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Election Day: Whither Gordon Brown?

After joy at the news of Jacqui Smith resigning as Home Secretary, yesterday saw Communities Minister Hazel Blears announce her resignation from the Cabinet.  This was seen as a calculated act coming as it did the day before the local elections.  Ms Blears’ resignation statement lacked the usual niceties about “being an honour to serve the people and work for a great Prime Minister” and “wishing him success in the future” and is translated by The Telegraph.

The news channels and blogosphere thought something more was going to happen.  Was there going to be a Geoffrey Howe speech moment at Prime Minister’s Questions?  Comedian Mitch Benn had me coughing tea over my keyboard when he compared Gordon Brown’s cabinet to the last five minutes of Blake’s 7.

What could the possible timetable be for a second unelected Prime Minister?  Could Labour get away with that?  Who would it be?  Would, as I suggested, someone visit Number 10 and give Gordon the proverbial drink and pistol with a single bullet or would someone cry “Speak, hands for me!” in a public arena?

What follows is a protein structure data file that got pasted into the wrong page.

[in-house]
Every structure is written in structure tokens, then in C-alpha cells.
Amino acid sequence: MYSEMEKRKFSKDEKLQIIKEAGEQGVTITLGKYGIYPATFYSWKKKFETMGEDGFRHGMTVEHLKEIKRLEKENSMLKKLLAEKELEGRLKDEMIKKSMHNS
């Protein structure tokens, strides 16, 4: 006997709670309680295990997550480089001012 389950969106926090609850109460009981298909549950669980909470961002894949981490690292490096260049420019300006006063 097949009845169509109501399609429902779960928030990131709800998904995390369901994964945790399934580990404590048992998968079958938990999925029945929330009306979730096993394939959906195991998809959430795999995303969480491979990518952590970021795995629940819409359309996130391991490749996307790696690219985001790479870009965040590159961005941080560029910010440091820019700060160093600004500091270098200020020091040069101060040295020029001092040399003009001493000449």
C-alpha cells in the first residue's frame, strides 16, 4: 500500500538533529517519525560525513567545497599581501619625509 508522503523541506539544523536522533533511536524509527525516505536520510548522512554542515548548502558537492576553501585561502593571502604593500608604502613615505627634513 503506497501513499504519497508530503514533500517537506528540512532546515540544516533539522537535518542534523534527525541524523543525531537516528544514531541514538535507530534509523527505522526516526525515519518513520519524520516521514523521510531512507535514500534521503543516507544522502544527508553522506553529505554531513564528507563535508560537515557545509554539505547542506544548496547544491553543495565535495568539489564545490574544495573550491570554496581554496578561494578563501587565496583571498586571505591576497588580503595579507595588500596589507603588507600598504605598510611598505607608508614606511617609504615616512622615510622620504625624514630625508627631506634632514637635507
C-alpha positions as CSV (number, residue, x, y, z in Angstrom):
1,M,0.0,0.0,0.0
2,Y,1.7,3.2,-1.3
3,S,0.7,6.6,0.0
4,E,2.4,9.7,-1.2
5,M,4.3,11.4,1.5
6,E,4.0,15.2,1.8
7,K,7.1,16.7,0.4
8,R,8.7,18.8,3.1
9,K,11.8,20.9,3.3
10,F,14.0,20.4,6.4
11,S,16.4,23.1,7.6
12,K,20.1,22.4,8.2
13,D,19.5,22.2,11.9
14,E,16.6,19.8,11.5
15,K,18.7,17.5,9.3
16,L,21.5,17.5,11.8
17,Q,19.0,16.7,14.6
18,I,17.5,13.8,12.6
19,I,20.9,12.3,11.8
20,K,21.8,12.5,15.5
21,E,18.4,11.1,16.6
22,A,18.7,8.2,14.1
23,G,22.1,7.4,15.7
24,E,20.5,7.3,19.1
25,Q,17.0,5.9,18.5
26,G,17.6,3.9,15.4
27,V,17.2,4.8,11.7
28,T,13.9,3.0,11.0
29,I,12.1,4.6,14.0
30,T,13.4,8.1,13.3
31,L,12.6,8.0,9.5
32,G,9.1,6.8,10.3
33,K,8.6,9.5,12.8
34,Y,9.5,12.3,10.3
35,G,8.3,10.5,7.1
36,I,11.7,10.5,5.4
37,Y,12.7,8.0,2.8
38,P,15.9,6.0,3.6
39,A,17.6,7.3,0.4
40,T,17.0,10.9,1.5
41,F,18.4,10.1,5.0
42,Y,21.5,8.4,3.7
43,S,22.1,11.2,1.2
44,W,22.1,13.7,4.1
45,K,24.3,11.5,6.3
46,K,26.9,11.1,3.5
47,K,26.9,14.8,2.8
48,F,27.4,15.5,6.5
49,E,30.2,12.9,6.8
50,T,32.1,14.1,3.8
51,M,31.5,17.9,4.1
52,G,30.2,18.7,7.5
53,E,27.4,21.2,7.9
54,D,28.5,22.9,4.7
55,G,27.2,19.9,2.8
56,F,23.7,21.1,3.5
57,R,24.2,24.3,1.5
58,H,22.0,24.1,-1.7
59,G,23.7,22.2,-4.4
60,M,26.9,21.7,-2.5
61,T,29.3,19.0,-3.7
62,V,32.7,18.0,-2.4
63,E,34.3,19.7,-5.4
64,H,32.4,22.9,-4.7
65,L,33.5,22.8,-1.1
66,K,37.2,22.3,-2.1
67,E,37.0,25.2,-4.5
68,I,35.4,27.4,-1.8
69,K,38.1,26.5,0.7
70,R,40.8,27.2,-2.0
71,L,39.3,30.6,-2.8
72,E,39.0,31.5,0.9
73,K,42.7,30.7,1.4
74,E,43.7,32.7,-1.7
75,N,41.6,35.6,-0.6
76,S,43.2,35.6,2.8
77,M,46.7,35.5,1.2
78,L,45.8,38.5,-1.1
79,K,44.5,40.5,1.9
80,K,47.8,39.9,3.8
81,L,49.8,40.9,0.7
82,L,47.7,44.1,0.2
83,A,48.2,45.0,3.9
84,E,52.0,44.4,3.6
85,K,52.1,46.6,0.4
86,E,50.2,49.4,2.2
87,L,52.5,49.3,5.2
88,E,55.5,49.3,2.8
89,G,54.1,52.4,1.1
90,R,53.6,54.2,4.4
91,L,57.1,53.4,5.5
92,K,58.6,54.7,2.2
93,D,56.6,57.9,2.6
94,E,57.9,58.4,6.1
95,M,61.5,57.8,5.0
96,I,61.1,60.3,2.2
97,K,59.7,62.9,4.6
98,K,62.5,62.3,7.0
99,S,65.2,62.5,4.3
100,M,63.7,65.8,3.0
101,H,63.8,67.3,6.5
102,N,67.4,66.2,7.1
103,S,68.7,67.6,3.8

Prime Minister’s Questions didn’t turn out to be the brutal political theatre that Sky News had suggested, although anyone who thinks Gordon Brown didn’t look like a tail end batsman desperately ducking a barrage of bouncers and throat balls might benefit from a trip to Specsavers.  A couple of commentators noted that it was the women in the Cabinet who were making decisions which showed Gordon Brown’s lack of authority and control.  10 Drowning Street has noticed this too and commented accordingly.

Political commentators and bloggers eyes’ are on the elections and reshuffle.  Who will go where?  Who will be fired?  Who will resign of their own accord?  Who will say “Thanks but no thanks”? Will anyone hand Gordon Brown the pistol or do the deed themselves?

Will things start happening before the election results?  Mentioning the election results, don’t forget to tune into Iain Dale and Hopi Sen on tomorrow for the UK’s only live rolling election results programme.

Already Iain Dale reports that he has heard ID card guru David Blunkett has turned down Gordon Brown and that John Reid, another former Home Secretary and ID card fan, has told Gordon Brown that he should resign.

There is a movement afoot amongst New Labour MPs to remove the Prime Minister.  The Guardian reports on how this movement was set up.  It used a Hotmail account.  When the Interception Modernisation Programme comes in, the UK “government” will be able to track these e-mails and identify the people involved. That’s intercepting and tracking private correspondence, something Heydrich would have loved to be able to do.  Bet New Labour are wishing it was already in place.

Just thought you’d like to know that.

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